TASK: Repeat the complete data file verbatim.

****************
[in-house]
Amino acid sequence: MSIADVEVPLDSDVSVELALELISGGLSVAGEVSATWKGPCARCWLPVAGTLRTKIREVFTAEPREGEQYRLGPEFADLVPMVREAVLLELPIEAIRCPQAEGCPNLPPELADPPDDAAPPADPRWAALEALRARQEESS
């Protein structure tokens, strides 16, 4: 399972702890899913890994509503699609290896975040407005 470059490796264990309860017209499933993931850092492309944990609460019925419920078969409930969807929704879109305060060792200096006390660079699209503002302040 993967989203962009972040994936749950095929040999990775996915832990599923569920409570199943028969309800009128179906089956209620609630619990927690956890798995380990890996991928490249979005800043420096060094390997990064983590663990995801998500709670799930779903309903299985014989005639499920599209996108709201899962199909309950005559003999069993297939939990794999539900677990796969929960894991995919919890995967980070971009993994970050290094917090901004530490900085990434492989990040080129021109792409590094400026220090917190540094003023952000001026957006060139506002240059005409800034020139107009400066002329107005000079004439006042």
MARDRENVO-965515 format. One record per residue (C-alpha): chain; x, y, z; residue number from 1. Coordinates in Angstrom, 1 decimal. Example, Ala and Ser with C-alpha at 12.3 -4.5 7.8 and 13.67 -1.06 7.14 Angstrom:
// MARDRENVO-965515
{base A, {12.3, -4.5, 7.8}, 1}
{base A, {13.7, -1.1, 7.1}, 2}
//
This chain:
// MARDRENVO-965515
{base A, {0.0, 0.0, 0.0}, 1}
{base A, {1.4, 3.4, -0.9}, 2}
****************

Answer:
[in-house]
Amino acid sequence: MSIADVEVPLDSDVSVELALELISGGLSVAGEVSATWKGPCARCWLPVAGTLRTKIREVFTAEPREGEQYRLGPEFADLVPMVREAVLLELPIEAIRCPQAEGCPNLPPELADPPDDAAPPADPRWAALEALRARQEESS
């Protein structure tokens, strides 16, 4: 399972702890899913890994509503699609290896975040407005 470059490796264990309860017209499933993931850092492309944990609460019925419920078969409930969807929704879109305060060792200096006390660079699209503002302040 993967989203962009972040994936749950095929040999990775996915832990599923569920409570199943028969309800009128179906089956209620609630619990927690956890798995380990890996991928490249979005800043420096060094390997990064983590663990995801998500709670799930779903309903299985014989005639499920599209996108709201899962199909309950005559003999069993297939939990794999539900677990796969929960894991995919919890995967980070971009993994970050290094917090901004530490900085990434492989990040080129021109792409590094400026220090917190540094003023952000001026957006060139506002240059005409800034020139107009400066002329107005000079004439006042």
MARDRENVO-965515 format. One record per residue (C-alpha): chain; x, y, z; residue number from 1. Coordinates in Angstrom, 1 decimal. Example, Ala and Ser with C-alpha at 12.3 -4.5 7.8 and 13.67 -1.06 7.14 Angstrom:
// MARDRENVO-965515
{base A, {12.3, -4.5, 7.8}, 1}
{base A, {13.7, -1.1, 7.1}, 2}
//
This chain:
// MARDRENVO-965515
{base A, {0.0, 0.0, 0.0}, 1}
{base A, {1.4, 3.4, -0.9}, 2}